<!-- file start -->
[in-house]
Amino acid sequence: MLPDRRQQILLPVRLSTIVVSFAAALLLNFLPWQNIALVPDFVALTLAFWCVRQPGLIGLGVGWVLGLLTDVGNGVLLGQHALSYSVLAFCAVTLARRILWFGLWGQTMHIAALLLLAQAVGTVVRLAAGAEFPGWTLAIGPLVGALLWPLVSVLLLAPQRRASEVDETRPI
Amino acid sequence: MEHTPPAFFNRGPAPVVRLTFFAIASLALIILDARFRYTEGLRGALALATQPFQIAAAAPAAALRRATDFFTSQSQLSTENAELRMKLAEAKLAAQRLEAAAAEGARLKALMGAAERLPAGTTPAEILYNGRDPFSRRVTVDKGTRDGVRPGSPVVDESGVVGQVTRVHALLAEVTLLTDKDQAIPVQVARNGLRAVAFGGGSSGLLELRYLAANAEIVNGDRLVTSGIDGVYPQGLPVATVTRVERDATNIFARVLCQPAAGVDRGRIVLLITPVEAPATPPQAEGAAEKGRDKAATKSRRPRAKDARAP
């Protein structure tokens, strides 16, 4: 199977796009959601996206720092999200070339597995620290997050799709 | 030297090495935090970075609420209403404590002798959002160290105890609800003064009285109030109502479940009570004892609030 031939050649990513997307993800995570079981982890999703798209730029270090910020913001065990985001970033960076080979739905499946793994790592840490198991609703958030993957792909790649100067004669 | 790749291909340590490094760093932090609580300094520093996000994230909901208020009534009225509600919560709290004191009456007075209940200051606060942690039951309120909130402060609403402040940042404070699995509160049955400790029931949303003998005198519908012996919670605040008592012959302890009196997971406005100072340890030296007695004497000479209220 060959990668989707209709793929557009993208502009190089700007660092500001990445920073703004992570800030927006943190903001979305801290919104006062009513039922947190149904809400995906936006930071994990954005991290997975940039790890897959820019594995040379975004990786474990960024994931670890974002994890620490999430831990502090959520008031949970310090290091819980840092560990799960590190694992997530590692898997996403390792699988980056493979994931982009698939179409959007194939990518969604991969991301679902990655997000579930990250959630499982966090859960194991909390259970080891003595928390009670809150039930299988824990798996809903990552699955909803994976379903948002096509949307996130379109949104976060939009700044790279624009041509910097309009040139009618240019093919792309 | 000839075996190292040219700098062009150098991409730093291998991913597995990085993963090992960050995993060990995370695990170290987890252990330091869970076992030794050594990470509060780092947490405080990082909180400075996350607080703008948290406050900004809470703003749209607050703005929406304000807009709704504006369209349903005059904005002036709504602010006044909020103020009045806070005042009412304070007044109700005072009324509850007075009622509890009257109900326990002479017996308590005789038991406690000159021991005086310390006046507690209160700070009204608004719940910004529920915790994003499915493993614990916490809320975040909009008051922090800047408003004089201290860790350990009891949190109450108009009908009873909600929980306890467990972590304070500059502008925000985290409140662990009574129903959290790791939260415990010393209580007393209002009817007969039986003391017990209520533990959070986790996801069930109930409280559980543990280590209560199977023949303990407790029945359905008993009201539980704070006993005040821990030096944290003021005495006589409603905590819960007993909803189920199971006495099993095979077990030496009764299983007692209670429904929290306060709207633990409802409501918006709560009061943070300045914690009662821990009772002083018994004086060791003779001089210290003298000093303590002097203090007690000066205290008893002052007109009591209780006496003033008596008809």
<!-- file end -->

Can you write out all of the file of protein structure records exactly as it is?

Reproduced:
[in-house]
Amino acid sequence: MLPDRRQQILLPVRLSTIVVSFAAALLLNFLPWQNIALVPDFVALTLAFWCVRQPGLIGLGVGWVLGLLTDVGNGVLLGQHALSYSVLAFCAVTLARRILWFGLWGQTMHIAALLLLAQAVGTVVRLAAGAEFPGWTLAIGPLVGALLWPLVSVLLLAPQRRASEVDETRPI
Amino acid sequence: MEHTPPAFFNRGPAPVVRLTFFAIASLALIILDARFRYTEGLRGALALATQPFQIAAAAPAAALRRATDFFTSQSQLSTENAELRMKLAEAKLAAQRLEAAAAEGARLKALMGAAERLPAGTTPAEILYNGRDPFSRRVTVDKGTRDGVRPGSPVVDESGVVGQVTRVHALLAEVTLLTDKDQAIPVQVARNGLRAVAFGGGSSGLLELRYLAANAEIVNGDRLVTSGIDGVYPQGLPVATVTRVERDATNIFARVLCQPAAGVDRGRIVLLITPVEAPATPPQAEGAAEKGRDKAATKSRRPRAKDARAP
């Protein structure tokens, strides 16, 4: 199977796009959601996206720092999200070339597995620290997050799709 | 030297090495935090970075609420209403404590002798959002160290105890609800003064009285109030109502479940009570004892609030 031939050649990513997307993800995570079981982890999703798209730029270090910020913001065990985001970033960076080979739905499946793994790592840490198991609703958030993957792909790649100067004669 | 790749291909340590490094760093932090609580300094520093996000994230909901208020009534009225509600919560709290004191009456007075209940200051606060942690039951309120909130402060609403402040940042404070699995509160049955400790029931949303003998005198519908012996919670605040008592012959302890009196997971406005100072340890030296007695004497000479209220 060959990668989707209709793929557009993208502009190089700007660092500001990445920073703004992570800030927006943190903001979305801290919104006062009513039922947190149904809400995906936006930071994990954005991290997975940039790890897959820019594995040379975004990786474990960024994931670890974002994890620490999430831990502090959520008031949970310090290091819980840092560990799960590190694992997530590692898997996403390792699988980056493979994931982009698939179409959007194939990518969604991969991301679902990655997000579930990250959630499982966090859960194991909390259970080891003595928390009670809150039930299988824990798996809903990552699955909803994976379903948002096509949307996130379109949104976060939009700044790279624009041509910097309009040139009618240019093919792309 | 000839075996190292040219700098062009150098991409730093291998991913597995990085993963090992960050995993060990995370695990170290987890252990330091869970076992030794050594990470509060780092947490405080990082909180400075996350607080703008948290406050900004809470703003749209607050703005929406304000807009709704504006369209349903005059904005002036709504602010006044909020103020009045806070005042009412304070007044109700005072009324509850007075009622509890009257109900326990002479017996308590005789038991406690000159021991005086310390006046507690209160700070009204608004719940910004529920915790994003499915493993614990916490809320975040909009008051922090800047408003004089201290860790350990009891949190109450108009009908009873909600929980306890467990972590304070500059502008925000985290409140662990009574129903959290790791939260415990010393209580007393209002009817007969039986003391017990209520533990959070986790996801069930109930409280559980543990280590209560199977023949303990407790029945359905008993009201539980704070006993005040821990030096944290003021005495006589409603905590819960007993909803189920199971006495099993095979077990030496009764299983007692209670429904929290306060709207633990409802409501918006709560009061943070300045914690009662821990009772002083018994004086060791003779001089210290003298000093303590002097203090007690000066205290008893002052007109009591209780006496003033008596008809």